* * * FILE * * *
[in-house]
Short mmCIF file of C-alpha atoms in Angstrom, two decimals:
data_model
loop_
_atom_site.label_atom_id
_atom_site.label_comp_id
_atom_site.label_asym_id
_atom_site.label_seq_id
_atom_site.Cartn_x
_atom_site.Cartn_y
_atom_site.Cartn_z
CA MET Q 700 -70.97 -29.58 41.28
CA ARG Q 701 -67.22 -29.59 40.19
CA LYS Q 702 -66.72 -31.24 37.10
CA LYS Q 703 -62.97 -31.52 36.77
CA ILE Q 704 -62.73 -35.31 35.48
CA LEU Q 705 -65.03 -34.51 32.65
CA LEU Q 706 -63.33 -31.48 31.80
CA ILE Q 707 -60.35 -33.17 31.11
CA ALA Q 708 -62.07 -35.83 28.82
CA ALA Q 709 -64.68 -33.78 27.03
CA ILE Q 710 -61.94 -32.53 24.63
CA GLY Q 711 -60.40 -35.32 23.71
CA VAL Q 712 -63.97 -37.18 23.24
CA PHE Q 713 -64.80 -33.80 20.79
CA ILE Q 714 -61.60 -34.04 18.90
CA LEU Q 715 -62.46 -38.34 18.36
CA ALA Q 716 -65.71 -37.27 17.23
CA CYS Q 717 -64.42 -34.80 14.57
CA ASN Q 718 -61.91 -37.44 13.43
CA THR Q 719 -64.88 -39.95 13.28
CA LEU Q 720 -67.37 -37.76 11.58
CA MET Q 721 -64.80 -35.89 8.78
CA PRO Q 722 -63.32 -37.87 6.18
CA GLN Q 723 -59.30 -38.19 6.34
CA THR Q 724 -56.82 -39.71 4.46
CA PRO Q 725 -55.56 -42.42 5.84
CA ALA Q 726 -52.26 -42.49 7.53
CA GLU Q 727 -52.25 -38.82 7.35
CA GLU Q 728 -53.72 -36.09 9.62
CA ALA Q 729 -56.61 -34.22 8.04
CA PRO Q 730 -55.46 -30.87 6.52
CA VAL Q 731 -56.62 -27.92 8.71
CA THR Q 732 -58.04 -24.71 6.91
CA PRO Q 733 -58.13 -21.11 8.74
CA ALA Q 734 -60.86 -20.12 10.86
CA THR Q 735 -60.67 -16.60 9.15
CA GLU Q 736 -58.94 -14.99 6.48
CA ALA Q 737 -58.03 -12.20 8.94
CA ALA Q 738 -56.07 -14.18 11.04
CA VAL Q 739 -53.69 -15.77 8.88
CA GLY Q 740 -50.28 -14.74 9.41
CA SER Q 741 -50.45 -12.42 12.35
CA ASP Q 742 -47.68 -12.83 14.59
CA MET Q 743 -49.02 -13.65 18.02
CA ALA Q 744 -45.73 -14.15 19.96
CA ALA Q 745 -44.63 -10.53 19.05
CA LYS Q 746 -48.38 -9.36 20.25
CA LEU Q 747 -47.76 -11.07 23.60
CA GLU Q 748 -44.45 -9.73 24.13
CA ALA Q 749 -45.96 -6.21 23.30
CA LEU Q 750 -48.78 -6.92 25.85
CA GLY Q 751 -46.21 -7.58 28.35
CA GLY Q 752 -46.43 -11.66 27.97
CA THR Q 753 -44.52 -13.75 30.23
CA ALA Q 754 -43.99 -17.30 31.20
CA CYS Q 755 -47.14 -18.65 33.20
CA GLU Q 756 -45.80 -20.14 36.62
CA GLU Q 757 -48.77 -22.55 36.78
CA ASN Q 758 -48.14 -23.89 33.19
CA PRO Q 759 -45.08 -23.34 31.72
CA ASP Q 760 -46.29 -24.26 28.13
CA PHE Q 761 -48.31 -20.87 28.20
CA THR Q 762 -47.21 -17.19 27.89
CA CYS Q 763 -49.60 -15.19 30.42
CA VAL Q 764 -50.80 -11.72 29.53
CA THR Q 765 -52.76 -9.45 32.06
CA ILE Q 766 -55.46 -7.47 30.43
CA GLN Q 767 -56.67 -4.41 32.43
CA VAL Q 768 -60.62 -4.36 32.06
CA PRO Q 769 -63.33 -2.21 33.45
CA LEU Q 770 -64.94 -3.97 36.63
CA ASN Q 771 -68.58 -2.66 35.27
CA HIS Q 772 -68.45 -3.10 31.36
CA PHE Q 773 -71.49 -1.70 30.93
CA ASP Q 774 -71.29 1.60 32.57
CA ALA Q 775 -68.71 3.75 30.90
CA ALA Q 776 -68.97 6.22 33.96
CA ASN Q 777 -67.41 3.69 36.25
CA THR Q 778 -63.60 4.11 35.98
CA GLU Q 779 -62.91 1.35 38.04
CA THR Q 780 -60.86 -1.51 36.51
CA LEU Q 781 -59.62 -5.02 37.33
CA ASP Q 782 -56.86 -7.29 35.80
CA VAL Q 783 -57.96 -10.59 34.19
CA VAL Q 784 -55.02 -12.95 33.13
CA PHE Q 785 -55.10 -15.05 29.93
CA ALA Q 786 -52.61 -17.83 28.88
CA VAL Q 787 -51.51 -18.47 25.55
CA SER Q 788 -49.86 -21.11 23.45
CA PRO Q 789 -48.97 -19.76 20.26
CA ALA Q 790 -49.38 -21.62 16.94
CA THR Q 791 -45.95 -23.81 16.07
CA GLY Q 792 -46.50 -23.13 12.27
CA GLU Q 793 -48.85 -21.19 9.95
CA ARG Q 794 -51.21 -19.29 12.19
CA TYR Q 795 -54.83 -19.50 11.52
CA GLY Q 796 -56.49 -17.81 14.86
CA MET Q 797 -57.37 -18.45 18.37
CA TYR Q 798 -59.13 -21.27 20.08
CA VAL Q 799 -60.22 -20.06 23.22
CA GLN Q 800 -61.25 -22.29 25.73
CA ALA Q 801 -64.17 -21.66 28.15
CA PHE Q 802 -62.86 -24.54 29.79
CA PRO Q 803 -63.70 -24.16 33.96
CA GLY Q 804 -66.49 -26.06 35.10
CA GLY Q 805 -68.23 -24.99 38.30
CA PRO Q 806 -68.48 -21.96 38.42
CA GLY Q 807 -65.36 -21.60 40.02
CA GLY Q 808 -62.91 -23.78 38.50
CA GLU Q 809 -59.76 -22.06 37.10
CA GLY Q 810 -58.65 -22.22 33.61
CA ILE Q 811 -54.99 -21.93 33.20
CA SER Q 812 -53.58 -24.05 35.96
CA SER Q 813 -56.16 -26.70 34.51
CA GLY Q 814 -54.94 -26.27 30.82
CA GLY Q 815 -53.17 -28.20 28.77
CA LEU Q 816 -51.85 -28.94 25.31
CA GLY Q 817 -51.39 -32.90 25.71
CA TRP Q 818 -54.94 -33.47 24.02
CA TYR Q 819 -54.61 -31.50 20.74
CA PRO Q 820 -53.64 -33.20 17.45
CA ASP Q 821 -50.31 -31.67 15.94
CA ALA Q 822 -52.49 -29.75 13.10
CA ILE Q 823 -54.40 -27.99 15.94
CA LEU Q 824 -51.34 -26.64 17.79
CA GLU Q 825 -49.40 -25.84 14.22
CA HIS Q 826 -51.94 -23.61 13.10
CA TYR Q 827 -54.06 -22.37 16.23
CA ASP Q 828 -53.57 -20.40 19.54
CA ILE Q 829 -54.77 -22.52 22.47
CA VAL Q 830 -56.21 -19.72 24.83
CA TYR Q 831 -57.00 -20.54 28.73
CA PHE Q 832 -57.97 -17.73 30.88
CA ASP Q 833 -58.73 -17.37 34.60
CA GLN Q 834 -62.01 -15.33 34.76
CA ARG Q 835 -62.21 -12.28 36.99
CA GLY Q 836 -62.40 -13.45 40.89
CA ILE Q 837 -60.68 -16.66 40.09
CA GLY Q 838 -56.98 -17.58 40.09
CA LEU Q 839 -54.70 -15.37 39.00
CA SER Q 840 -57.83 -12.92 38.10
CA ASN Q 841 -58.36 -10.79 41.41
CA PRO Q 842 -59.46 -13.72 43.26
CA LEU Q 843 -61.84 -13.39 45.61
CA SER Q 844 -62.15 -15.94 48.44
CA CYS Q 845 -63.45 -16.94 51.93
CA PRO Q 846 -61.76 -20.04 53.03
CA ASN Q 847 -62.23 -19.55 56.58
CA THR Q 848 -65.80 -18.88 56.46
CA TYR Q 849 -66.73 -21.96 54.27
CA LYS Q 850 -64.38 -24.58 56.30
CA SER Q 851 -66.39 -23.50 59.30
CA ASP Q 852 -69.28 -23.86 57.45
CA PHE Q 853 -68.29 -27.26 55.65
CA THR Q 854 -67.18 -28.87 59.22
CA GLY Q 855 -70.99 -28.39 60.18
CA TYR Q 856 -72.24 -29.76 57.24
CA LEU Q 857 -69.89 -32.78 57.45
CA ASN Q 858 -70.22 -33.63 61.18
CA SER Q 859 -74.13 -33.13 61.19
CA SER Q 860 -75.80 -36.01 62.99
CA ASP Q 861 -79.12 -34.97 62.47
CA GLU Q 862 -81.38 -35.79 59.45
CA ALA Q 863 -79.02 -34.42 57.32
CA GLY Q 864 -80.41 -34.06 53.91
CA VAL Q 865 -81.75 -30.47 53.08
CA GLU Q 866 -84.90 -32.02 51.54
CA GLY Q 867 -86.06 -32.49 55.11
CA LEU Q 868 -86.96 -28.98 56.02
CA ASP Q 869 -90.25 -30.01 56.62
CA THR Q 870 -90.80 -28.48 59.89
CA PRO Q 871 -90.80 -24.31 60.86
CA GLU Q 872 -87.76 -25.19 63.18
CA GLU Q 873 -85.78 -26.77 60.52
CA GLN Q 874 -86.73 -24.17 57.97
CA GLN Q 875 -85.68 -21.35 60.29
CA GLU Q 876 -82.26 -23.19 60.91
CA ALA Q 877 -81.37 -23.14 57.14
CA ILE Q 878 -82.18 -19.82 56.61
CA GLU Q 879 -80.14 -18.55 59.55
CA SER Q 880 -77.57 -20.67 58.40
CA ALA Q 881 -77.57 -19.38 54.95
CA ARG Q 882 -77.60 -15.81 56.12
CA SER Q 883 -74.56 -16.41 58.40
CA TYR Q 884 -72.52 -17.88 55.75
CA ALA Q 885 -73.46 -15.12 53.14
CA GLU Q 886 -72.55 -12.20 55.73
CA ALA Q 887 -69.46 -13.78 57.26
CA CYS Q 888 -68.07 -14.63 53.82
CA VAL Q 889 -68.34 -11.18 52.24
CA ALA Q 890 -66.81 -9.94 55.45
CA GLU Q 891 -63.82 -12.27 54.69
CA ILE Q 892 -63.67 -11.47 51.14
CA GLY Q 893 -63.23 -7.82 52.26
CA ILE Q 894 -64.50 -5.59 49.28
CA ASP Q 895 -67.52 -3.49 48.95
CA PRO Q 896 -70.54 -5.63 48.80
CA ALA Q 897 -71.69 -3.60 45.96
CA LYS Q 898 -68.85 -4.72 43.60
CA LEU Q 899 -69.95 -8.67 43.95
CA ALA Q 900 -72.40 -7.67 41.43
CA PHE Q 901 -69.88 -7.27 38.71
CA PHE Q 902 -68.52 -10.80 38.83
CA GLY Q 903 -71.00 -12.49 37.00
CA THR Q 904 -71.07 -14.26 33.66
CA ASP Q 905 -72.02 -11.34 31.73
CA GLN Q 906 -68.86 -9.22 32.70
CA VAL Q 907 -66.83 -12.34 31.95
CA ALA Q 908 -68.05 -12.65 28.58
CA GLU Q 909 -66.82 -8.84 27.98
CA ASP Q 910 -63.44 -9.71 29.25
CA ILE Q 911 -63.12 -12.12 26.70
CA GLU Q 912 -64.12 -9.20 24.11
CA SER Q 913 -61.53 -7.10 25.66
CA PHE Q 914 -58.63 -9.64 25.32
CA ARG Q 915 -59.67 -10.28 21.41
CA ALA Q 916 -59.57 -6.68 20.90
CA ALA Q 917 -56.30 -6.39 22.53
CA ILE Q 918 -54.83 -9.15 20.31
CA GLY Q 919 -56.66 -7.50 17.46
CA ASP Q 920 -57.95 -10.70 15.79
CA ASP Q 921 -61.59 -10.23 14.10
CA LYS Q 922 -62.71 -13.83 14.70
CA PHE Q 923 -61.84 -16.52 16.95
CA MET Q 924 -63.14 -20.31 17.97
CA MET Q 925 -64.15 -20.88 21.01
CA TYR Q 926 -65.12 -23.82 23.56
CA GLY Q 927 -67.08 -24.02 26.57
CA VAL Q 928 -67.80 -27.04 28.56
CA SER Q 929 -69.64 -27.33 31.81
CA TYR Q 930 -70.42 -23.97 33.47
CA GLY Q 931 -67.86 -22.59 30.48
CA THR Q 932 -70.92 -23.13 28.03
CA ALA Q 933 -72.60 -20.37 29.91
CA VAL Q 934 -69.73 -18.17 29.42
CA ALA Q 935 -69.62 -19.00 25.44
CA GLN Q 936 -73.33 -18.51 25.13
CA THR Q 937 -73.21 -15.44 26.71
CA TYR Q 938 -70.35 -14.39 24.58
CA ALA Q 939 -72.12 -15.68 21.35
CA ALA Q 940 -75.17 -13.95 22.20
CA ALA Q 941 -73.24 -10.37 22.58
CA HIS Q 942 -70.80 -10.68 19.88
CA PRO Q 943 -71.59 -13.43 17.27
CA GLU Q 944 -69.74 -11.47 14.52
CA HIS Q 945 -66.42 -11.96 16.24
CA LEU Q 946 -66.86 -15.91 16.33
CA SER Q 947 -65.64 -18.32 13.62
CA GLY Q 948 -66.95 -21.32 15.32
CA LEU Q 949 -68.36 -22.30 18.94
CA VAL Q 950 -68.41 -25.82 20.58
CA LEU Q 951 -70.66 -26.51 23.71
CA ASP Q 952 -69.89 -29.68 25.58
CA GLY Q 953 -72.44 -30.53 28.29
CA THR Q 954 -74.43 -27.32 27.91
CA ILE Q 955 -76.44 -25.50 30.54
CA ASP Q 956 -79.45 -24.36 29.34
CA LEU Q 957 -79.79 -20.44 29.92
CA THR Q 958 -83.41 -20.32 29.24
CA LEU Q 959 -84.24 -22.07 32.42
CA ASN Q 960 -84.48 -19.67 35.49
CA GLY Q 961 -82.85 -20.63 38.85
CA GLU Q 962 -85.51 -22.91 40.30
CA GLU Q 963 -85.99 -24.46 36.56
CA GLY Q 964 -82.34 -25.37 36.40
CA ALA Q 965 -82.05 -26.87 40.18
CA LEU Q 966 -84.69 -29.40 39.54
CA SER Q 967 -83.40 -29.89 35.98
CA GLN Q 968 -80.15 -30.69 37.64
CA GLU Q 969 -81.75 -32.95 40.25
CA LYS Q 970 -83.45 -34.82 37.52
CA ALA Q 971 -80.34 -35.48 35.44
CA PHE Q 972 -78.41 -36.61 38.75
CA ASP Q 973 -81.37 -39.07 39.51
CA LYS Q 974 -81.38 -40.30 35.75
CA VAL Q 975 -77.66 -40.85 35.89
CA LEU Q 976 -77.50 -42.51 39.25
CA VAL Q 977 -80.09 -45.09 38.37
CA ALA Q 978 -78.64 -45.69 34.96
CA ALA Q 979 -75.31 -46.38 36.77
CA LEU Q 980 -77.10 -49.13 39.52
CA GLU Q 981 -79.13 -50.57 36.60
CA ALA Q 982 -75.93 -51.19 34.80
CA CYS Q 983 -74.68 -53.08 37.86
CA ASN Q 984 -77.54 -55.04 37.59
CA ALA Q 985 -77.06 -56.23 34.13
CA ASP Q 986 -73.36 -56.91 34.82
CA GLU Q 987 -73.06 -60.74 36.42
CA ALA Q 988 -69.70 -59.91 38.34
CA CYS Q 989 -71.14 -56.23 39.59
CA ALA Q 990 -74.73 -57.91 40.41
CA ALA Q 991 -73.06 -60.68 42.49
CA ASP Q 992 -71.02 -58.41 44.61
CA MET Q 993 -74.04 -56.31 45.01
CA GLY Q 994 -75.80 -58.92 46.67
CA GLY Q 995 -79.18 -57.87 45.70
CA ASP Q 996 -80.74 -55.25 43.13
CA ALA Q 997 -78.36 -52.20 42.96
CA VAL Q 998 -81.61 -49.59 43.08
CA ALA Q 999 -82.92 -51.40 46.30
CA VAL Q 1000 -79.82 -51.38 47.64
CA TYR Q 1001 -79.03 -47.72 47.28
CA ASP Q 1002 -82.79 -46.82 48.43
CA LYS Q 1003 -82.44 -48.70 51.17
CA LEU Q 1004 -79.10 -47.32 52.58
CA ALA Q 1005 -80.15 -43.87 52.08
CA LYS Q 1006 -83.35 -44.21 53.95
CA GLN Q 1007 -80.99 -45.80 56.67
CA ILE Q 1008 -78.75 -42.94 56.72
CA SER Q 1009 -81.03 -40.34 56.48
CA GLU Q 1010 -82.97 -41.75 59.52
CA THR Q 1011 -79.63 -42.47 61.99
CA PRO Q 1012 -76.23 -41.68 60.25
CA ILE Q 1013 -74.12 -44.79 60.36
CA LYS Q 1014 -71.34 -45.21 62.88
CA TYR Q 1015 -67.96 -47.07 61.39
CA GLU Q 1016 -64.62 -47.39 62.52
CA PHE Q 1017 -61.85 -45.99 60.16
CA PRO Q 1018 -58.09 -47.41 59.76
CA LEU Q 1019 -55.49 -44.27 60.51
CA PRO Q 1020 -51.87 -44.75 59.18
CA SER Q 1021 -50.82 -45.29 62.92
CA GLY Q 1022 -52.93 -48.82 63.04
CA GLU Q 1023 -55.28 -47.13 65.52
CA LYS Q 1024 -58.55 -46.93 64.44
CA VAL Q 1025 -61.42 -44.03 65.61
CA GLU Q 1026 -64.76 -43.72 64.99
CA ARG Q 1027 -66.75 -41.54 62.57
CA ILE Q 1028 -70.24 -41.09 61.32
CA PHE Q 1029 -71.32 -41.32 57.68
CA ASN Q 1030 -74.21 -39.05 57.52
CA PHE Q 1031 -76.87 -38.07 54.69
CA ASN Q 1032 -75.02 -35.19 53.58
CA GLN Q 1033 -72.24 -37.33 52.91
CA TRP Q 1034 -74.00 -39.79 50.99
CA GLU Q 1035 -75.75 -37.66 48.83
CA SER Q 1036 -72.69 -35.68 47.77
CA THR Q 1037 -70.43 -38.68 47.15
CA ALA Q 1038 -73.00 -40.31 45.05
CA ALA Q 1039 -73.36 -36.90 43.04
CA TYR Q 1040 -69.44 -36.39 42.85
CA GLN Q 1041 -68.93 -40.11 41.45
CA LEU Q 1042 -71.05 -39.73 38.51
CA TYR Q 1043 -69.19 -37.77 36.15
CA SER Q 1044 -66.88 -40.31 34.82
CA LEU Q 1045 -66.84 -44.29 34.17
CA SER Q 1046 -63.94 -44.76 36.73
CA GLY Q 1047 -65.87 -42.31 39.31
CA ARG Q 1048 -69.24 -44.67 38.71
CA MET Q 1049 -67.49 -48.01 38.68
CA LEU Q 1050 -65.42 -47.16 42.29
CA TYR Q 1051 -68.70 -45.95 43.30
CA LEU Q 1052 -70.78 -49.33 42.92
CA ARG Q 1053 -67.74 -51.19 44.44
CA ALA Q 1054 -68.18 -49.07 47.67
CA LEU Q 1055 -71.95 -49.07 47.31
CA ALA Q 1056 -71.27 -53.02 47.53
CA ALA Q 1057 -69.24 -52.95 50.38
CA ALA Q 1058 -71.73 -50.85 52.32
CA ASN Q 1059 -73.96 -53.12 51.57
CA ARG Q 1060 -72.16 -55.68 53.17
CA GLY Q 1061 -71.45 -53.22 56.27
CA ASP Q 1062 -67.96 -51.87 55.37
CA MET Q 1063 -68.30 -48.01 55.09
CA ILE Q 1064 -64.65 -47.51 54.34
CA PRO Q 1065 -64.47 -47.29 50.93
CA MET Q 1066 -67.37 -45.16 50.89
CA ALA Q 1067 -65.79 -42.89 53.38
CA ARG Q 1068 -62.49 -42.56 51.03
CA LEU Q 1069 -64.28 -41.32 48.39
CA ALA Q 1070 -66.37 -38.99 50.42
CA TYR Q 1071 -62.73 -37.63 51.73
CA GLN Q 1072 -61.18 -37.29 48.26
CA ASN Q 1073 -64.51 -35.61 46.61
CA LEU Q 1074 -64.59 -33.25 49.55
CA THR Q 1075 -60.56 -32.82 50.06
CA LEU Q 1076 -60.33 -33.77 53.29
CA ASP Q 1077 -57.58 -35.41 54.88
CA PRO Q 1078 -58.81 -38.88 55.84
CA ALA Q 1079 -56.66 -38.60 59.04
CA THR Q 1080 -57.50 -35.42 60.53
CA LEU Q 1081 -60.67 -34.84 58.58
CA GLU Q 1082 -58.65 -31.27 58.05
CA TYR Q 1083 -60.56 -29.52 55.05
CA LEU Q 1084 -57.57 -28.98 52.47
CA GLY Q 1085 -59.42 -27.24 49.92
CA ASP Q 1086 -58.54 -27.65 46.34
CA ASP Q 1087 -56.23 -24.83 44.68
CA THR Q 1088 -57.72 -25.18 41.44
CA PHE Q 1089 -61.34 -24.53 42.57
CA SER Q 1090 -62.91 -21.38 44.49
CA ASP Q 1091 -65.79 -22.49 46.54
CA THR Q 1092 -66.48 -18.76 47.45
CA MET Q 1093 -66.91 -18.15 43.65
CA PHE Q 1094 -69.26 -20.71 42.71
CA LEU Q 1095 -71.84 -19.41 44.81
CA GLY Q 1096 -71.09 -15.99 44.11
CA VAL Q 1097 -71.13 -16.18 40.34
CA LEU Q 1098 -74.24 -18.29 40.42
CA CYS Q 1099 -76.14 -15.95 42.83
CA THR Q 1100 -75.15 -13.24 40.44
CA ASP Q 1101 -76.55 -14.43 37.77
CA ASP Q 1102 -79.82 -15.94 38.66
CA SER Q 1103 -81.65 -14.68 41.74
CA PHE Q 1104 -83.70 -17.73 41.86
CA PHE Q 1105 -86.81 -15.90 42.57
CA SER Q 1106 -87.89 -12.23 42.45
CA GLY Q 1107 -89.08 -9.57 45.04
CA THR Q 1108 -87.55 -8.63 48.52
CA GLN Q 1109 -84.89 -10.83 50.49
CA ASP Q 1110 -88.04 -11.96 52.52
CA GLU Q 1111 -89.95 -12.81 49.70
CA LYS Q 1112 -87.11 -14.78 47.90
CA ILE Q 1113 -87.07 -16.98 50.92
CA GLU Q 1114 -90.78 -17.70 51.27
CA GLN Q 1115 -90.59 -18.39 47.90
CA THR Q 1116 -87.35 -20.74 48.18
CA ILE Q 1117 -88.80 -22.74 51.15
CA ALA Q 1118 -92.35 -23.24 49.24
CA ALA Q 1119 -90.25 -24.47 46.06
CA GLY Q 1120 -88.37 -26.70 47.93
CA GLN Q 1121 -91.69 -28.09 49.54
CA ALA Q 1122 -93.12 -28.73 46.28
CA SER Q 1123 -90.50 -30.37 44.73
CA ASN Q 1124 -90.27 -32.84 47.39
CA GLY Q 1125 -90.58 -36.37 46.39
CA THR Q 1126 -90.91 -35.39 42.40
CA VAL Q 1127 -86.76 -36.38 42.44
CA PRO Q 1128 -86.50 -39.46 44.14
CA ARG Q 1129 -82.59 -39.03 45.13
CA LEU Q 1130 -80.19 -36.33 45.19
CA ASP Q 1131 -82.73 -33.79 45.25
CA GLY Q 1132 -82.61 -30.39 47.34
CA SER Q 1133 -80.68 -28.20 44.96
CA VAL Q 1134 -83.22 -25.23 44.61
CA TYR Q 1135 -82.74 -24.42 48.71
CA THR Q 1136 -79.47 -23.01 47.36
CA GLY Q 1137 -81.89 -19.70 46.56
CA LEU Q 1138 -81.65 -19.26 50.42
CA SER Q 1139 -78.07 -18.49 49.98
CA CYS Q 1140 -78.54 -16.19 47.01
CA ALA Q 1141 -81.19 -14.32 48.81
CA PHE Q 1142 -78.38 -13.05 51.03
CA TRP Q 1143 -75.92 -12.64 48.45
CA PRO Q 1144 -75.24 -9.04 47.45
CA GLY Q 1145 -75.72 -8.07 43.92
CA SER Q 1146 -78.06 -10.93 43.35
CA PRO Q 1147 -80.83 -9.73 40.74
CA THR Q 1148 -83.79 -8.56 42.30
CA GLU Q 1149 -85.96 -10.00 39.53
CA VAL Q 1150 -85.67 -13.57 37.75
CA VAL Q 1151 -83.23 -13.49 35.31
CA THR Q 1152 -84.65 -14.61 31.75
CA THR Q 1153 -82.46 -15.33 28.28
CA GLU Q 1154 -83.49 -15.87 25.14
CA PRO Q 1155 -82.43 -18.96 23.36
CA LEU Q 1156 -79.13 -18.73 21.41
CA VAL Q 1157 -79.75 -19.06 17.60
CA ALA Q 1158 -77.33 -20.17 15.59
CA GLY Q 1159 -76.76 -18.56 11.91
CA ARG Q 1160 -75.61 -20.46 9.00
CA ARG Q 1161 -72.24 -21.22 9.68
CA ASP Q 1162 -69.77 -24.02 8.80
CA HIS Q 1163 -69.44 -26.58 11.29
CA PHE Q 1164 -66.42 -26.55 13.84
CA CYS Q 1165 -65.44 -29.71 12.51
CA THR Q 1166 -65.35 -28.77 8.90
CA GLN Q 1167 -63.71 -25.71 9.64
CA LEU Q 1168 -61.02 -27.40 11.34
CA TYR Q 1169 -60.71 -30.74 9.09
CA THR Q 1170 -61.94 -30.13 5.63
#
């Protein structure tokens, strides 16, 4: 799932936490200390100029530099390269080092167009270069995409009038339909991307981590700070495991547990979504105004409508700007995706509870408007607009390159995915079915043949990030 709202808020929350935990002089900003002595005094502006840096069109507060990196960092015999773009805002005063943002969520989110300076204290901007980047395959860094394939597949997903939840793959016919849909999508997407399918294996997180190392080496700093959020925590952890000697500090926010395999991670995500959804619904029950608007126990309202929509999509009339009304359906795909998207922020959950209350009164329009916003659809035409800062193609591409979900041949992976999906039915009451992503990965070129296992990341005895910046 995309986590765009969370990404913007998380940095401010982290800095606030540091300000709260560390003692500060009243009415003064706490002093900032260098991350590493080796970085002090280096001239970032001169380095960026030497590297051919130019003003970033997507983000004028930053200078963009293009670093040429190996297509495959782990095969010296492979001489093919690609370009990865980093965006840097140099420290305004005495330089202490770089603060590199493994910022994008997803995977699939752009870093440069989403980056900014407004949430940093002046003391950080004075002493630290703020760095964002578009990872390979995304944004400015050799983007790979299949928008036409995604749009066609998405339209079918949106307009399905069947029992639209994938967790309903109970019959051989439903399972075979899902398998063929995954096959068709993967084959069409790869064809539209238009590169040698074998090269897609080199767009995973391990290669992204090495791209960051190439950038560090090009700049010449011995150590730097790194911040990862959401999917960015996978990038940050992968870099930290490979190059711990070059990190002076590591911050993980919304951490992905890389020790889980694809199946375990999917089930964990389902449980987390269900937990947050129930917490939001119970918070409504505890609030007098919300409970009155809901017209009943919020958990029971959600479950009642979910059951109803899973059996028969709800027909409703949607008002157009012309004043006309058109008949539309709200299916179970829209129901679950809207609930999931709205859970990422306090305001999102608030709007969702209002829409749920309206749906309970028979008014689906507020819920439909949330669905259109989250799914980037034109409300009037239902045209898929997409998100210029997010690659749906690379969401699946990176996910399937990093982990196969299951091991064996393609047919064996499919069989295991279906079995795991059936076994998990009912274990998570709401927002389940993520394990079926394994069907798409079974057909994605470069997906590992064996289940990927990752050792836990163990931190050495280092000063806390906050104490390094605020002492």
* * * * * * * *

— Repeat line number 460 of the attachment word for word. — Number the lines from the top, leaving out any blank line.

CA THR Q 1148 -83.79 -8.56 42.30